When journalists write stories about people doing good things with seemingly pure hearts, it's not unusual that the reporting ends up being a bit on the soft side. There is nothing particularly flagrant about this offense. I confess to being guilty of it on occasion. However, failing to be skeptical, provide the needed context and ask tough questions leads to stories that leave readers with questions. David Gonzalez, an award-winning reporter and metro columnist for The New York Times, wrote Monday, about 35 volunteers in that "young adult" category from groups around the country defined as "faith-based" to meet with people defined as "clergy" who are in several ministries defined as "urban." I'm not sure exactly what those terms mean, but the article's context provides some clues.
The story does a great job of evoking images of well intentioned religious people who want to work toward ridding large cities of poverty and suffering:
Angie Hummel craned her neck and beheld a glass-sheathed Upper West Side tower where luxurious studios sell for more than a million dollars. She shifted her gaze ever so slightly downward to the brick building where Mexican immigrant families cram four people into a single room barely big enough for a bed.
"Oh, my God," she said. "Nothing like a stark comparison."
It was that kind of day. Even where she stood -- in front of a century-old brick church that was among the few structures not being demolished for new housing on West 100th Street -- was a reminder of the price of progress in urban America. Smack dab in the middle of plenty, if not excess, people scrape by anonymously. For a religious person like Ms. Hummel, faith is found while navigating gently between those extremes.
"I have my own struggle of what I am called to do in this world," she said. "What's the point if there is still going to be devastation and brokenness, even despite good works? Is God really there?"
I think it is tremendous how the article highlights the fact that churches are often the last things of meaning standing among fancy developments in many American cities. Hopefully the city's regulations keep churches like this from being turned into condo buildings, but that's another story for another day.
This story is about these "crazy" young adults right out of college putting off the goal of riches for something more spiritually fulfilling. The sponsoring organization, Fund for Theological Education, is described in a fairly vague manner, but as long as they're pursuing the wholesome goodness of helping people in big cities everything else should be OK, right?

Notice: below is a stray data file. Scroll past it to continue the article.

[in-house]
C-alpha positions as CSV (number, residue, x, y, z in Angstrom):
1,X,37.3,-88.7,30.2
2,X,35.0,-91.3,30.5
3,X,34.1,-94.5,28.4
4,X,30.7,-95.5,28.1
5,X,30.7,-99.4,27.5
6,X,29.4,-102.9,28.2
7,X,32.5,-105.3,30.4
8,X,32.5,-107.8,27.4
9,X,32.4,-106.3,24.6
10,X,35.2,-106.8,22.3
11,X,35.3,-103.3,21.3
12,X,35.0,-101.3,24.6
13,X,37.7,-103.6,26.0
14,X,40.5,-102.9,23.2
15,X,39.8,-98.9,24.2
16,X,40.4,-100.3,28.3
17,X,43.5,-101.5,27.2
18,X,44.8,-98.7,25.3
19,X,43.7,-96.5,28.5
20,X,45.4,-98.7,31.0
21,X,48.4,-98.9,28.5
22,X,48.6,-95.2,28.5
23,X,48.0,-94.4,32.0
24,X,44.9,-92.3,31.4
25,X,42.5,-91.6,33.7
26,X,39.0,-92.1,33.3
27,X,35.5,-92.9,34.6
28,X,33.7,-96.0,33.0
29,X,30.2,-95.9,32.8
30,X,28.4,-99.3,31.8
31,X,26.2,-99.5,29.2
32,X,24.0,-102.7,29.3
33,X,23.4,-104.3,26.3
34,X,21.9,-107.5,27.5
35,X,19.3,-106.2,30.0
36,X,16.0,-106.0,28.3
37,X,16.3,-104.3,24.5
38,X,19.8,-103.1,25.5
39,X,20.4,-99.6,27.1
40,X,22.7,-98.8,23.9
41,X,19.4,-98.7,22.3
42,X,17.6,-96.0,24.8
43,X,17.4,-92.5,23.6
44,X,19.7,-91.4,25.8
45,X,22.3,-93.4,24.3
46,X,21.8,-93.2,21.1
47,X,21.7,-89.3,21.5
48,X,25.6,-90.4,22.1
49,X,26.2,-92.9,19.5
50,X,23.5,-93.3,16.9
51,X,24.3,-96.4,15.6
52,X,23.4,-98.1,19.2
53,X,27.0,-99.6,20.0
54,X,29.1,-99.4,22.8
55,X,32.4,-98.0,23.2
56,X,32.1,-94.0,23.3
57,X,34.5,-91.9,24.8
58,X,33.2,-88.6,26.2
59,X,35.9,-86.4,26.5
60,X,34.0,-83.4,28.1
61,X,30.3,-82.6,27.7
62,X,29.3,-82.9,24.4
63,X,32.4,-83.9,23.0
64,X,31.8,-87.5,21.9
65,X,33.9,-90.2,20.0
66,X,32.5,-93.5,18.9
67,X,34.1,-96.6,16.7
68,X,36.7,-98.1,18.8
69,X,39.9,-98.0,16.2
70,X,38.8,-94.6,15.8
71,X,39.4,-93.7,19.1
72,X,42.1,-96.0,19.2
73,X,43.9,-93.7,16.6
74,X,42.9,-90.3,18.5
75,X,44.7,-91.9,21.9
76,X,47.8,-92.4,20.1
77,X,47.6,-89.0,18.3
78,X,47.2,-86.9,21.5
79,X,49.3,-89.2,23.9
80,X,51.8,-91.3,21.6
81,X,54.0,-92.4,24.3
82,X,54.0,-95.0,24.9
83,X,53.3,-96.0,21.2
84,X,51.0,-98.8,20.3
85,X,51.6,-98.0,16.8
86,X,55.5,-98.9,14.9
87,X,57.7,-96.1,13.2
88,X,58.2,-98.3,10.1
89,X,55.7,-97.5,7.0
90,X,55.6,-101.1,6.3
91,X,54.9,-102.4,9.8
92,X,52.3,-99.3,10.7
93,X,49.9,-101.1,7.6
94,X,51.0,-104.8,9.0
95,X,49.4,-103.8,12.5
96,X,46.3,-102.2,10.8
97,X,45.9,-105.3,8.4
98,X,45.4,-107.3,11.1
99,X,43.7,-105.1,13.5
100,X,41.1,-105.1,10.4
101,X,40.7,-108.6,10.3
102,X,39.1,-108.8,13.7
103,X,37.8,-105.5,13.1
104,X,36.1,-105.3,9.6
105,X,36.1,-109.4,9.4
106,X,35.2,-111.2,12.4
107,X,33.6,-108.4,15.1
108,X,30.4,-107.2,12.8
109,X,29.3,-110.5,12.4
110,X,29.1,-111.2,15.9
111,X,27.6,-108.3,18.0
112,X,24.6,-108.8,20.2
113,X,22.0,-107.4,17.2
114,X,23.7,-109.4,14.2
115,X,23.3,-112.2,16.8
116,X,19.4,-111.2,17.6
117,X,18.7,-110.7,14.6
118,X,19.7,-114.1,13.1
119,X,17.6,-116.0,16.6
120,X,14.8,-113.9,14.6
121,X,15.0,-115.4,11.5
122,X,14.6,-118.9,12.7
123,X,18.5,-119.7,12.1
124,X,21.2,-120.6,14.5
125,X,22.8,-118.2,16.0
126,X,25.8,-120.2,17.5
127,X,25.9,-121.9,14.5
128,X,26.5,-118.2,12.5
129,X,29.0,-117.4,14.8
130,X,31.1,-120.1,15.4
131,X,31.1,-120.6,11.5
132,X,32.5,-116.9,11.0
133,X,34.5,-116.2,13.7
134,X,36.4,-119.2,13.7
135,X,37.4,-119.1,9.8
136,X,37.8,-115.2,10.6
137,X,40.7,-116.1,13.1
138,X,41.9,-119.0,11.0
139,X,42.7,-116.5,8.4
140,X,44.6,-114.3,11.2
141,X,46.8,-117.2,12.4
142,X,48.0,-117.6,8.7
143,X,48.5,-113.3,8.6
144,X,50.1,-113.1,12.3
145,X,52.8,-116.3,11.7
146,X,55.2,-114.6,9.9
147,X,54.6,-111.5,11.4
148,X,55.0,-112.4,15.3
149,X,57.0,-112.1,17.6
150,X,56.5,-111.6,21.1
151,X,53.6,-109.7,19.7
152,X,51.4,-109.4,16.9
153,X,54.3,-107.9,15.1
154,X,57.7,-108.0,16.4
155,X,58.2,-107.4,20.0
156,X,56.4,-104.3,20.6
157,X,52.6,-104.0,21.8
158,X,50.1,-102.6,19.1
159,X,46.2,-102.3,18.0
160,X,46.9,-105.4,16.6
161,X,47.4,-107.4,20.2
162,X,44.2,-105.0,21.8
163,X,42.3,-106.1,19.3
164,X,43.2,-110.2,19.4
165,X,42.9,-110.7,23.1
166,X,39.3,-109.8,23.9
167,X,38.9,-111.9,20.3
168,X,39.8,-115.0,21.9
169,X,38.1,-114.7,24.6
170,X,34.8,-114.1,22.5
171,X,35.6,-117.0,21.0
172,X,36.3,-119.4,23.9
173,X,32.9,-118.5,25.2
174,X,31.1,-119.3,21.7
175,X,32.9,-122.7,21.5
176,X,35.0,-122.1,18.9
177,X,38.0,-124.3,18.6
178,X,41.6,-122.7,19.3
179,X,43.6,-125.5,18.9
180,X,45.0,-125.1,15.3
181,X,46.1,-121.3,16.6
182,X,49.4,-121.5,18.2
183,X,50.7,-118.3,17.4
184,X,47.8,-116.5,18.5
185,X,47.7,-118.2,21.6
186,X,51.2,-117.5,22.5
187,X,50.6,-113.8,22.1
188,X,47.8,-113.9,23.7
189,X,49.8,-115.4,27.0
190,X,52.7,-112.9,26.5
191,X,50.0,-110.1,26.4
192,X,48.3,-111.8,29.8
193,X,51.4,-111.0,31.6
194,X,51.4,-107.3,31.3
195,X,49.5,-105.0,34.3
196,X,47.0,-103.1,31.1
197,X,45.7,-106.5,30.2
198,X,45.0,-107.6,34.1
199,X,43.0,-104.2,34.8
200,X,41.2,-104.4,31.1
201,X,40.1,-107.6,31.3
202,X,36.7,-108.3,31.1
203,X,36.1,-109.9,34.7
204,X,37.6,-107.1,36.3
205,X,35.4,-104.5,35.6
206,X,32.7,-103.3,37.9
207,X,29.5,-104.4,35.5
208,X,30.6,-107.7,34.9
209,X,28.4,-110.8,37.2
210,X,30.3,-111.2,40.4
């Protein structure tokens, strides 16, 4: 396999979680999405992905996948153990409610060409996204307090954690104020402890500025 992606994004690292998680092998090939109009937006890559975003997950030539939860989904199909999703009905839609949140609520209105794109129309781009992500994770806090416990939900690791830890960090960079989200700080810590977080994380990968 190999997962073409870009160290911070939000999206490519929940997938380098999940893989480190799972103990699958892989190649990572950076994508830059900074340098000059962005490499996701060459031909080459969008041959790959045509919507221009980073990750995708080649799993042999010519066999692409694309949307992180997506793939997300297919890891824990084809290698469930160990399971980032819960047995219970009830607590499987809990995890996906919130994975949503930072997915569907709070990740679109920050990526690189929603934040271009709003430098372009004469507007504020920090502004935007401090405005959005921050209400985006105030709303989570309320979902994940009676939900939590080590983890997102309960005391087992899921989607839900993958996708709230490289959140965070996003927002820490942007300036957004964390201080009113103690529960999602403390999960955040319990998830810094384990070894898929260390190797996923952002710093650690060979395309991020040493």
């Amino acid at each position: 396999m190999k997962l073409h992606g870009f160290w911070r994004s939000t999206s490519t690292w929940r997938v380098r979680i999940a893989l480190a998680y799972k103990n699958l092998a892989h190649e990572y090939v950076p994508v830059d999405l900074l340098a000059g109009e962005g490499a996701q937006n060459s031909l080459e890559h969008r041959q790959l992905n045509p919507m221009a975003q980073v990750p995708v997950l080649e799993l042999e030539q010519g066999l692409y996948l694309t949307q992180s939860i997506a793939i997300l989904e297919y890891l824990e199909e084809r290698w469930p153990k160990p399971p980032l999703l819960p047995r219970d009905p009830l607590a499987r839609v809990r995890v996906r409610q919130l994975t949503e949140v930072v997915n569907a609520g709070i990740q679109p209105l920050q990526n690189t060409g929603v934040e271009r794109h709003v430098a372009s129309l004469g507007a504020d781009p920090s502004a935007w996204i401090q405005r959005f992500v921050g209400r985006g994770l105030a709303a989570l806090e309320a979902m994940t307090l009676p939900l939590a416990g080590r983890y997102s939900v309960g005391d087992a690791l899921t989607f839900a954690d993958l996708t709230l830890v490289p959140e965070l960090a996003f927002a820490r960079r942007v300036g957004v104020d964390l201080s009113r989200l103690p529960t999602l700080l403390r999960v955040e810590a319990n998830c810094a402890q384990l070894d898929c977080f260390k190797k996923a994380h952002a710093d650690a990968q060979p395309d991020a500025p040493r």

She sat before the visitors, recounting her decision to be ordained. It was a roundabout process, considering that she was not especially drawn to organized religion. She had worked with the poor in her 20s. She had entered the seminary, thanks to a scholarship from the fund that paid for a year of seminary, no strings attached, for young people considering ordination.
"The church needs to be in those places where people feel outside the church," she said. "For many of you, the important question is, how dissatisfied are you with the church? The church needs people like you."
She explained to them how she spent 18 years in the South Bronx, a period she chronicled in her well-received memoir, "Breathing Space," working and living in a community where death and disease struck early and often. Yet she spoke of those years in tender terms, recalling the strength of her neighbors.
Read between the lines if you like, but the lack of theological content in the story is, let's say, interesting. Should it matter what a religious group believes about the deity of Christ or the meaning of the Bible? Perhaps not if that group is just focused on helping people.
Or maybe there is more to the story. Perhaps we could learn about how many people are helped through this program, how people attend the congregation and where its funding comes from. The article generically mentions Presbyterians, Lutherans, the Episcopal Church, some Catholics and an interchurch center, but those are fairly broad labels for organizations that should be more specifically defined.
There is an important story going on in religiously oriented aid work in American cities with groups like the Fund for Theological Education. This is a good start, but more context and details are needed.